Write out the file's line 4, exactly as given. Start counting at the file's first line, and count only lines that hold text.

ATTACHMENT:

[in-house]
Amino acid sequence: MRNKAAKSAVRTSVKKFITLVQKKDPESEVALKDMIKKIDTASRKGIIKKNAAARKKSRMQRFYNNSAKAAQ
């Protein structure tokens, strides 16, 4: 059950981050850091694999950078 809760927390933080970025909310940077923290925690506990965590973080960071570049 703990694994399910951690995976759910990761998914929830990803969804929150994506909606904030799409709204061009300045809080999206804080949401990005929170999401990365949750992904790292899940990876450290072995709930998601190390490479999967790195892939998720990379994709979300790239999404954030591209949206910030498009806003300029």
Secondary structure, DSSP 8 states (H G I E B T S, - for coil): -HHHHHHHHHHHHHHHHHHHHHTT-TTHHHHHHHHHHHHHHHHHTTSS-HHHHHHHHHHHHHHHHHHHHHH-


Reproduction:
Secondary structure, DSSP 8 states (H G I E B T S, - for coil): -HHHHHHHHHHHHHHHHHHHHHTT-TTHHHHHHHHHHHHHHHHHTTSS-HHHHHHHHHHHHHHHHHHHHHH-